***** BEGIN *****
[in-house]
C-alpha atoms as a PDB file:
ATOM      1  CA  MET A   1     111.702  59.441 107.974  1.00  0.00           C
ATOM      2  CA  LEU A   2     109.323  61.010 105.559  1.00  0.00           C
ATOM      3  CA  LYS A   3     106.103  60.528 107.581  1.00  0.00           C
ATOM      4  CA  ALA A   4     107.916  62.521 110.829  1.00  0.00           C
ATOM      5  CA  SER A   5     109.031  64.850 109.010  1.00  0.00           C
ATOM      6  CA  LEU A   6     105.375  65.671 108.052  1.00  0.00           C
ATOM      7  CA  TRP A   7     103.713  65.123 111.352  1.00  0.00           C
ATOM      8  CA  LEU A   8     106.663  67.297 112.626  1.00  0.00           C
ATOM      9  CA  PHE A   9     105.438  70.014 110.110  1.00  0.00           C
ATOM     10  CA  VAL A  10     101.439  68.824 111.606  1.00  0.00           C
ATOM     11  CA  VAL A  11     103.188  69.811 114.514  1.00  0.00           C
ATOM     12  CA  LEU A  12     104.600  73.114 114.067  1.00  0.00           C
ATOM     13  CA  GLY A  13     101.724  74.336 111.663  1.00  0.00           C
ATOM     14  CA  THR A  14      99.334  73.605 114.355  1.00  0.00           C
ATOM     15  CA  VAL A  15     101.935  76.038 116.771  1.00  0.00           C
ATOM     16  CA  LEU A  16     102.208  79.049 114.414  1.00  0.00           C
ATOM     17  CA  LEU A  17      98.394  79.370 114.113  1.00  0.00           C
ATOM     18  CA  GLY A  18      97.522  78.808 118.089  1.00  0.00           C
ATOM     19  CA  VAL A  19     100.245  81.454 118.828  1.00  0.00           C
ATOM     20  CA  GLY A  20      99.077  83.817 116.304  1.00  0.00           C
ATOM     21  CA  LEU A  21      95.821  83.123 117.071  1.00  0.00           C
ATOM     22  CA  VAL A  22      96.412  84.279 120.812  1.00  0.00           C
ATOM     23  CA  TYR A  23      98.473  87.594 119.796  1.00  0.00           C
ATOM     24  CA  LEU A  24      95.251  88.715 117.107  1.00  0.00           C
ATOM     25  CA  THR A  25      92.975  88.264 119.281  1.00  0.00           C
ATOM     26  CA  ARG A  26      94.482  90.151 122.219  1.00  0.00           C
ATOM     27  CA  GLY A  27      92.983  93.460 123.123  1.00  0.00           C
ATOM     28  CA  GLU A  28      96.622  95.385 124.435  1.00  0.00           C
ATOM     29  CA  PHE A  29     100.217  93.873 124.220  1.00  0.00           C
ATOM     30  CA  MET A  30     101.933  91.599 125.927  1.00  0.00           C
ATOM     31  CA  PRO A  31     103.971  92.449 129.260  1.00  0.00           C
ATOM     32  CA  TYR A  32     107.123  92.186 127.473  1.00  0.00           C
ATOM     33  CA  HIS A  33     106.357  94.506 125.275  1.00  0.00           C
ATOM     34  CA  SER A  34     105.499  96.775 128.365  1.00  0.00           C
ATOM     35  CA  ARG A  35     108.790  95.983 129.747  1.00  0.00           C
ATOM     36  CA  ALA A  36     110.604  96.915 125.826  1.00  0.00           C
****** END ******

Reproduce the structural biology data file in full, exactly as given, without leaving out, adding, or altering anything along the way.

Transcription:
[in-house]
C-alpha atoms as a PDB file:
ATOM      1  CA  MET A   1     111.702  59.441 107.974  1.00  0.00           C
ATOM      2  CA  LEU A   2     109.323  61.010 105.559  1.00  0.00           C
ATOM      3  CA  LYS A   3     106.103  60.528 107.581  1.00  0.00           C
ATOM      4  CA  ALA A   4     107.916  62.521 110.829  1.00  0.00           C
ATOM      5  CA  SER A   5     109.031  64.850 109.010  1.00  0.00           C
ATOM      6  CA  LEU A   6     105.375  65.671 108.052  1.00  0.00           C
ATOM      7  CA  TRP A   7     103.713  65.123 111.352  1.00  0.00           C
ATOM      8  CA  LEU A   8     106.663  67.297 112.626  1.00  0.00           C
ATOM      9  CA  PHE A   9     105.438  70.014 110.110  1.00  0.00           C
ATOM     10  CA  VAL A  10     101.439  68.824 111.606  1.00  0.00           C
ATOM     11  CA  VAL A  11     103.188  69.811 114.514  1.00  0.00           C
ATOM     12  CA  LEU A  12     104.600  73.114 114.067  1.00  0.00           C
ATOM     13  CA  GLY A  13     101.724  74.336 111.663  1.00  0.00           C
ATOM     14  CA  THR A  14      99.334  73.605 114.355  1.00  0.00           C
ATOM     15  CA  VAL A  15     101.935  76.038 116.771  1.00  0.00           C
ATOM     16  CA  LEU A  16     102.208  79.049 114.414  1.00  0.00           C
ATOM     17  CA  LEU A  17      98.394  79.370 114.113  1.00  0.00           C
ATOM     18  CA  GLY A  18      97.522  78.808 118.089  1.00  0.00           C
ATOM     19  CA  VAL A  19     100.245  81.454 118.828  1.00  0.00           C
ATOM     20  CA  GLY A  20      99.077  83.817 116.304  1.00  0.00           C
ATOM     21  CA  LEU A  21      95.821  83.123 117.071  1.00  0.00           C
ATOM     22  CA  VAL A  22      96.412  84.279 120.812  1.00  0.00           C
ATOM     23  CA  TYR A  23      98.473  87.594 119.796  1.00  0.00           C
ATOM     24  CA  LEU A  24      95.251  88.715 117.107  1.00  0.00           C
ATOM     25  CA  THR A  25      92.975  88.264 119.281  1.00  0.00           C
ATOM     26  CA  ARG A  26      94.482  90.151 122.219  1.00  0.00           C
ATOM     27  CA  GLY A  27      92.983  93.460 123.123  1.00  0.00           C
ATOM     28  CA  GLU A  28      96.622  95.385 124.435  1.00  0.00           C
ATOM     29  CA  PHE A  29     100.217  93.873 124.220  1.00  0.00           C
ATOM     30  CA  MET A  30     101.933  91.599 125.927  1.00  0.00           C
ATOM     31  CA  PRO A  31     103.971  92.449 129.260  1.00  0.00           C
ATOM     32  CA  TYR A  32     107.123  92.186 127.473  1.00  0.00           C
ATOM     33  CA  HIS A  33     106.357  94.506 125.275  1.00  0.00           C
ATOM     34  CA  SER A  34     105.499  96.775 128.365  1.00  0.00           C
ATOM     35  CA  ARG A  35     108.790  95.983 129.747  1.00  0.00           C
ATOM     36  CA  ALA A  36     110.604  96.915 125.826  1.00  0.00           C